DSA Update No. 2: Other Orders
- Being Human
- Being Outside
- Boston Globe
- Earth and Sky
- Photography and Optics
- What's This?
TICK NUMBER 26 made her fatal move while I was eating broasted chicken (whatever that is) and drinking a Bud at the Back Door Cafe in Ladysmith, Wisconsin. She tried to get better purchase near my right arm pit. I “disengaged” and tossed her out the front door. That was the first of four trips to the door during supper with my pal and colleague Mike Blust (not-so-recently back from his Peace Corps gig in Mexico*).
By my rough count, I picked up 32 ticks getting these two photos yesterday: 10 found as we walked a shrubby pine barrens with purple lupine in flower, 10 more back at the truck after, 5 during the drive from Eau Claire to Ladysmith (those went tumbling along Wisconsin highways), 4 during supper, and 3 at the campground last night.
But ticks are well worth the federally endangered Karner Blue (Lycaeides melissa samuelis) and the globally restricted Northern Barrens Tiger Beetle (Cicindela patruela). Residential and commercial development in these oak-pine barrens puts both these species at risk. Grazing and prevention of natural fire regimes factor in as well, and perhaps off-road vehicles in the case of the tiger beetle. These insects were among highlights on a day when cold temperatures and overcast skies kept dragonflies from taking flight in a big way.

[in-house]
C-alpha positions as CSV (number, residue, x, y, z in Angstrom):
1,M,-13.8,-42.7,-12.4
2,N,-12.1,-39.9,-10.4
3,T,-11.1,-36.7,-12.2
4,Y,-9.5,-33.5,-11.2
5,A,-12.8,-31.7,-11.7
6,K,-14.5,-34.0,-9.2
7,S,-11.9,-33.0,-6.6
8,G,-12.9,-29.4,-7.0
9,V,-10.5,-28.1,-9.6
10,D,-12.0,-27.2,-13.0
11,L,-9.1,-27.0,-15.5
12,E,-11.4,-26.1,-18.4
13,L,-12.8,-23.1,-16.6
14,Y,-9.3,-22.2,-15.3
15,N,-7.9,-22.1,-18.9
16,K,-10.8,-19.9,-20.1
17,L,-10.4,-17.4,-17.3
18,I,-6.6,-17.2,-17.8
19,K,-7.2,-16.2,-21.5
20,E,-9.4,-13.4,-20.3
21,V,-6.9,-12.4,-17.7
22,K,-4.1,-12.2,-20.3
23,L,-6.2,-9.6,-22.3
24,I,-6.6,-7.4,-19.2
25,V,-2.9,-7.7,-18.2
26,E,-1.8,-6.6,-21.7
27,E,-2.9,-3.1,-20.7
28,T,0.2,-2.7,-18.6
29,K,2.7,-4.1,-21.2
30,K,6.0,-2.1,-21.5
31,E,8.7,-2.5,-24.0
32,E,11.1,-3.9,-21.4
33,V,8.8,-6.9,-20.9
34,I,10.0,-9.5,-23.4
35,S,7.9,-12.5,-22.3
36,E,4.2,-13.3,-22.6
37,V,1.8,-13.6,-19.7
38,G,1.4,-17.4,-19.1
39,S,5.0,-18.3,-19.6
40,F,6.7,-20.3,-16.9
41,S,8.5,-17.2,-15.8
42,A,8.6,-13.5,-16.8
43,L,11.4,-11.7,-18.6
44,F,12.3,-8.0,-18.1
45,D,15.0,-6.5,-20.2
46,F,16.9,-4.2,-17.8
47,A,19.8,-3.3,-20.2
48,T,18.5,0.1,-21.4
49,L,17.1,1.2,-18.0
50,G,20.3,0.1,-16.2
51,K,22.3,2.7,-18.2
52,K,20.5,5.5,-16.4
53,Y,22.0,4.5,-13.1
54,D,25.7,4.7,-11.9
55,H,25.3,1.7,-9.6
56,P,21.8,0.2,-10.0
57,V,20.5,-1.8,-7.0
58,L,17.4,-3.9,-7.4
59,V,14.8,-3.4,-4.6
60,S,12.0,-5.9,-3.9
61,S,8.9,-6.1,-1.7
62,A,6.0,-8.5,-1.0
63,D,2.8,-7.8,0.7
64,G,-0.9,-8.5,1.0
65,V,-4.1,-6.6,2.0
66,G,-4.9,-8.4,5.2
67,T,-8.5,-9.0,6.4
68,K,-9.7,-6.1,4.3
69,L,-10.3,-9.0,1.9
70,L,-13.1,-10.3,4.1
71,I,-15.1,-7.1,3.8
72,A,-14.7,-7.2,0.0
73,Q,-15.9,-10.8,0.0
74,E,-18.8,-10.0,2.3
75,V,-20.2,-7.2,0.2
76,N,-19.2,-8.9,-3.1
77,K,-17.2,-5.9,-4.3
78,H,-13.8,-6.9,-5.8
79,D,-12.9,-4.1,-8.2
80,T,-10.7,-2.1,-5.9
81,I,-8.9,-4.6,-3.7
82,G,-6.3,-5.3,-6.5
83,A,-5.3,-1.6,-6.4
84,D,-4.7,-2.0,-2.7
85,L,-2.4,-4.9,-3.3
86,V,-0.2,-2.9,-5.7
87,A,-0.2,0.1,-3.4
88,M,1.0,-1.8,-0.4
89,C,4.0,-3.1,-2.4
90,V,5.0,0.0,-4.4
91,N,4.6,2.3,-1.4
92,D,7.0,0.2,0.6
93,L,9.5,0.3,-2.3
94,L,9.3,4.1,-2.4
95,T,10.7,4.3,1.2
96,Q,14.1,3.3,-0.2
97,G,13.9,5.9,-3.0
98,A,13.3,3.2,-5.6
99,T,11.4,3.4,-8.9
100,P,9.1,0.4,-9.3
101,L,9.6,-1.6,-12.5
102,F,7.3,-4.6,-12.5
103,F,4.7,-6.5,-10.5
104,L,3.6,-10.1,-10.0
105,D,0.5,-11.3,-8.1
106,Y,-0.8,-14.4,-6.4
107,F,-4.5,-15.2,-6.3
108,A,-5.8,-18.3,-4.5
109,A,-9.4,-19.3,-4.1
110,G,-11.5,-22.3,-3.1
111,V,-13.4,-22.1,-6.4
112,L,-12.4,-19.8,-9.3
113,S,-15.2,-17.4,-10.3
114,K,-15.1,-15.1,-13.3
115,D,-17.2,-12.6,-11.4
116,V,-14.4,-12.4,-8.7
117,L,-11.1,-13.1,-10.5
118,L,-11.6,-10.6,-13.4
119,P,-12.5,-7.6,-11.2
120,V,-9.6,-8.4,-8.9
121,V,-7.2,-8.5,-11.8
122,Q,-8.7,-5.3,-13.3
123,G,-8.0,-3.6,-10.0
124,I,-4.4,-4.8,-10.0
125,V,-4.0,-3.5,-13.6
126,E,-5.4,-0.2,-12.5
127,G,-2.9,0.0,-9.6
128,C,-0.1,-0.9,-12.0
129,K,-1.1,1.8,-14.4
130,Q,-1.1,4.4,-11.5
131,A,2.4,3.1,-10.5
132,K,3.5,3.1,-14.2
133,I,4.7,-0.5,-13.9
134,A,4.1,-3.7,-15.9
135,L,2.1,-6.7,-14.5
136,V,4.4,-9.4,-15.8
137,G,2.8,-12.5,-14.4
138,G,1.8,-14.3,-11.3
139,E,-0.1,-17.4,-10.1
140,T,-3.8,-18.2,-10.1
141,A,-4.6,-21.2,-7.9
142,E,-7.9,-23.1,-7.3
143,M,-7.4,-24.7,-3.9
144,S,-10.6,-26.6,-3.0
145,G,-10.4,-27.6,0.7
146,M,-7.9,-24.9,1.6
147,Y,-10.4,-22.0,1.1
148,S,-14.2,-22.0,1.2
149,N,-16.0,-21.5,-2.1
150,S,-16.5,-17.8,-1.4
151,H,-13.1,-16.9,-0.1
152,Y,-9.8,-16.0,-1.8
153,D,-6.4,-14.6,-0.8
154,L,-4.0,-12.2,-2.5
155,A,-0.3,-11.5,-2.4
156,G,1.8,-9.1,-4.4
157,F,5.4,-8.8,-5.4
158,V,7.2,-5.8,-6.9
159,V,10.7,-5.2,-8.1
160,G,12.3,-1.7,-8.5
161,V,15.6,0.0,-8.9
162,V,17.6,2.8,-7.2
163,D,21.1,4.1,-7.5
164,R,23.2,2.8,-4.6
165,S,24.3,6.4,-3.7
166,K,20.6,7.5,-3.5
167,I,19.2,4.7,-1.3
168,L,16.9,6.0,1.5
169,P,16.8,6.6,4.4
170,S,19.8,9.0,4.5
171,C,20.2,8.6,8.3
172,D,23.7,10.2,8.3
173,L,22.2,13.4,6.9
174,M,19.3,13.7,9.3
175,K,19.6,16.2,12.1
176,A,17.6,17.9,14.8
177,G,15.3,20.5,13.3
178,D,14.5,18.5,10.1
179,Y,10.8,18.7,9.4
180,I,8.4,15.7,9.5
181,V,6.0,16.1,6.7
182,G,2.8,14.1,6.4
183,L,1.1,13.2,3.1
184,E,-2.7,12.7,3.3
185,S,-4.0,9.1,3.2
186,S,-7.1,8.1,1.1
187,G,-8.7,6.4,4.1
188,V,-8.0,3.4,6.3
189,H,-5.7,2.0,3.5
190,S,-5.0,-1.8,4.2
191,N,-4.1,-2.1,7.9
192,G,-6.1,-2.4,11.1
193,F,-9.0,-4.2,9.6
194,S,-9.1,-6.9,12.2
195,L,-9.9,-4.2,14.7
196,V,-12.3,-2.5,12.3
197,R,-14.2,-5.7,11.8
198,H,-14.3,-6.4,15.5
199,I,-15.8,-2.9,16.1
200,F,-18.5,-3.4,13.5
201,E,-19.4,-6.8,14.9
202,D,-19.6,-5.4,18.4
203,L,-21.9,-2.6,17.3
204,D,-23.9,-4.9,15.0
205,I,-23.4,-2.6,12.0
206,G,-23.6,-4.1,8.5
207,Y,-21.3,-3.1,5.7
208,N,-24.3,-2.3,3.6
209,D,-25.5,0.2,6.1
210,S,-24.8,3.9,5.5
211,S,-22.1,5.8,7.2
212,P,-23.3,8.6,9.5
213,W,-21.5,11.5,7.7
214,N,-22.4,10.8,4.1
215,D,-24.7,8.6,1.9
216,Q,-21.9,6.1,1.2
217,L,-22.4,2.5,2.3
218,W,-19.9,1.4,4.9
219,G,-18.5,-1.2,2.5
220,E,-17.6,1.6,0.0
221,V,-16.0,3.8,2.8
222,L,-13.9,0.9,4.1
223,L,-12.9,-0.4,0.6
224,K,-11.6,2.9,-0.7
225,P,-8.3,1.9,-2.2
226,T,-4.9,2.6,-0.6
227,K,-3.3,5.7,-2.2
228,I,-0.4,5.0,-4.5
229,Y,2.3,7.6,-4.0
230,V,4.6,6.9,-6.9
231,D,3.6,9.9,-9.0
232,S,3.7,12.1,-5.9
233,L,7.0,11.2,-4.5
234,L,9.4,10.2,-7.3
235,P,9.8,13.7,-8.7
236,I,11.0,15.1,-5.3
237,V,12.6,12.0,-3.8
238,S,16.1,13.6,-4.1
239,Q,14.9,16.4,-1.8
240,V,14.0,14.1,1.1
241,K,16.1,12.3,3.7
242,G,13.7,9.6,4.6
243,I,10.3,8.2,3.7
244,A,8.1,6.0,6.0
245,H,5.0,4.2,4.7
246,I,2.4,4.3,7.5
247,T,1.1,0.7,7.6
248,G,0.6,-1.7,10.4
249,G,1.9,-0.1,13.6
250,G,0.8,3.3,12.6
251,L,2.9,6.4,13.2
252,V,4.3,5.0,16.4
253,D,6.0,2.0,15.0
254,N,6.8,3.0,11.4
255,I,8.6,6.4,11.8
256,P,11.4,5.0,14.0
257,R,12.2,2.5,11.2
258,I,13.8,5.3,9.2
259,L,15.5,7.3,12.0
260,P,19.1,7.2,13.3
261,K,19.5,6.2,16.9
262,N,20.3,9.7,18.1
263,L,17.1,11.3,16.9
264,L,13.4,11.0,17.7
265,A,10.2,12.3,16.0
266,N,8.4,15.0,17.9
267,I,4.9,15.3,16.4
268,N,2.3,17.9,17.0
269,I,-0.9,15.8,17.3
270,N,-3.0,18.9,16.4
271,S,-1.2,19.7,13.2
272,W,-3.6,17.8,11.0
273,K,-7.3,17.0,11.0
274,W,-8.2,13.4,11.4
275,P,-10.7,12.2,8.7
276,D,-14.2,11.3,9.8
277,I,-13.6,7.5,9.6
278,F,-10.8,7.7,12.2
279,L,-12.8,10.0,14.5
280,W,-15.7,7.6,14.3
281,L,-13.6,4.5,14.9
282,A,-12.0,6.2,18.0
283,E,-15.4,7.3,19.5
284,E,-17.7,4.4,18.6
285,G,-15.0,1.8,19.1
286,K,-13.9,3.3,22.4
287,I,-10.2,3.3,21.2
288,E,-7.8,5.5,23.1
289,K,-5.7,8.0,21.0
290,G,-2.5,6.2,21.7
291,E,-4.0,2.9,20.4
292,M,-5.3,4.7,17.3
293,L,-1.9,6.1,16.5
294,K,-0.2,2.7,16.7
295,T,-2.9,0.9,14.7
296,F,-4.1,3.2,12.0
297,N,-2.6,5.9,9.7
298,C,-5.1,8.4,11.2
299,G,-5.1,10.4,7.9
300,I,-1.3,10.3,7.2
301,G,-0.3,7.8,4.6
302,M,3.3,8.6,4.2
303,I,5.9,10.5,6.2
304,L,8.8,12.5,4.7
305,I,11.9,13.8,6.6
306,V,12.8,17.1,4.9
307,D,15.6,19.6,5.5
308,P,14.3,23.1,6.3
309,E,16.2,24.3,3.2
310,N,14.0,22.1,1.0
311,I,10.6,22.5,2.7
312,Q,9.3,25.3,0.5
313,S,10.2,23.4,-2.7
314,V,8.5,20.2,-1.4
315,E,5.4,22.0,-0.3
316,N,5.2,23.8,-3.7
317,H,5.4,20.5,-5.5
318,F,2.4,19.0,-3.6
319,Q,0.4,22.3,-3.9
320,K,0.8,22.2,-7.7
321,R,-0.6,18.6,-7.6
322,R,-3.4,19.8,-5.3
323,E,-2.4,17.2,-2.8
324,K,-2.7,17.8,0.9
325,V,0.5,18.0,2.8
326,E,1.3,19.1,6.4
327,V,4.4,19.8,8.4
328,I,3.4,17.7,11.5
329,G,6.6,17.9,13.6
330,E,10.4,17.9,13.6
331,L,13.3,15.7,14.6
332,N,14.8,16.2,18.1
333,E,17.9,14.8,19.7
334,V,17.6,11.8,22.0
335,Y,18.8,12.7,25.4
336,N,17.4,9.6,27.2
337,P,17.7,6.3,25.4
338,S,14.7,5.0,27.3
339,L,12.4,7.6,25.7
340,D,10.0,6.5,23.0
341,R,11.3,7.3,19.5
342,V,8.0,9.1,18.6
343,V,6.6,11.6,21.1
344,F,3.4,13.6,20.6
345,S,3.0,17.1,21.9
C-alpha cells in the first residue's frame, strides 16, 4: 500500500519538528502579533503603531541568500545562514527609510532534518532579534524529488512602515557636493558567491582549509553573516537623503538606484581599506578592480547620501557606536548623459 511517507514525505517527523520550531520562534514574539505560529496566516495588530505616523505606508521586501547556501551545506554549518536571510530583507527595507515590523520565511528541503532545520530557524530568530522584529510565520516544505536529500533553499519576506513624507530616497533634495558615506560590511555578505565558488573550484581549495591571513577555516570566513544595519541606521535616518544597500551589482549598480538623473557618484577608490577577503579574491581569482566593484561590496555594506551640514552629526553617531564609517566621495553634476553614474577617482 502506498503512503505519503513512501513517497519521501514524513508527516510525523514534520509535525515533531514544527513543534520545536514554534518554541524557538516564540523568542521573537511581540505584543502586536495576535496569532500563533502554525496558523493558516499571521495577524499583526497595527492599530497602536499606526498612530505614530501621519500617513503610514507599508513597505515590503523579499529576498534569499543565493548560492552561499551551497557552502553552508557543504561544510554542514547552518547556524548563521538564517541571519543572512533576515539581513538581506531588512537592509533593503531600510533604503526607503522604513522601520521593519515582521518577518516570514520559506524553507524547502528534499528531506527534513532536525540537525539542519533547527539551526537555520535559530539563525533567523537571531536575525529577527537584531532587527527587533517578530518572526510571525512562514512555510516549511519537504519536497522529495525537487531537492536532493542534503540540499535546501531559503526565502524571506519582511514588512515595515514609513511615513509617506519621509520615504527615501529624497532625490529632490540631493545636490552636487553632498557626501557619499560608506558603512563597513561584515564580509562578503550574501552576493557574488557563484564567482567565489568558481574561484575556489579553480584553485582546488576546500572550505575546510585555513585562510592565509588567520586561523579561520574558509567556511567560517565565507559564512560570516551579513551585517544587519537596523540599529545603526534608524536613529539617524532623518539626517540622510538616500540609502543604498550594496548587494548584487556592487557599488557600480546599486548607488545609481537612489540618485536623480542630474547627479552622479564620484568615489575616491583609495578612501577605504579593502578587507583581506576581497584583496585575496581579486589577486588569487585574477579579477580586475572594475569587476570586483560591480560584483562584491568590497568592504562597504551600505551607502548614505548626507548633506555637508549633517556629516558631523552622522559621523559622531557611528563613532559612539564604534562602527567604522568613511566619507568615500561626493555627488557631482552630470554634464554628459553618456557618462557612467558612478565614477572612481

I’d write more, but I’m rushing off for the first official day of the DSA meeting here in Ladysmith. So check out those two links above about each insect. Meanwhile, I’ll keep you posted on the running tick total. (It brings back fond memories of the ticks I picked up – and picked off in the tent each night – while photographing Regal Fritillaries in Missouri. About Regal Fritillary I have written: “…an animal so pleasing that when you see it taking nectar from a purple coneflower you might decide to quit your job, sell your home and become a lepidopterist.”)
* Mike worked to promote sustainability in edible insects populations in a Mexican village. More on that in another blog post.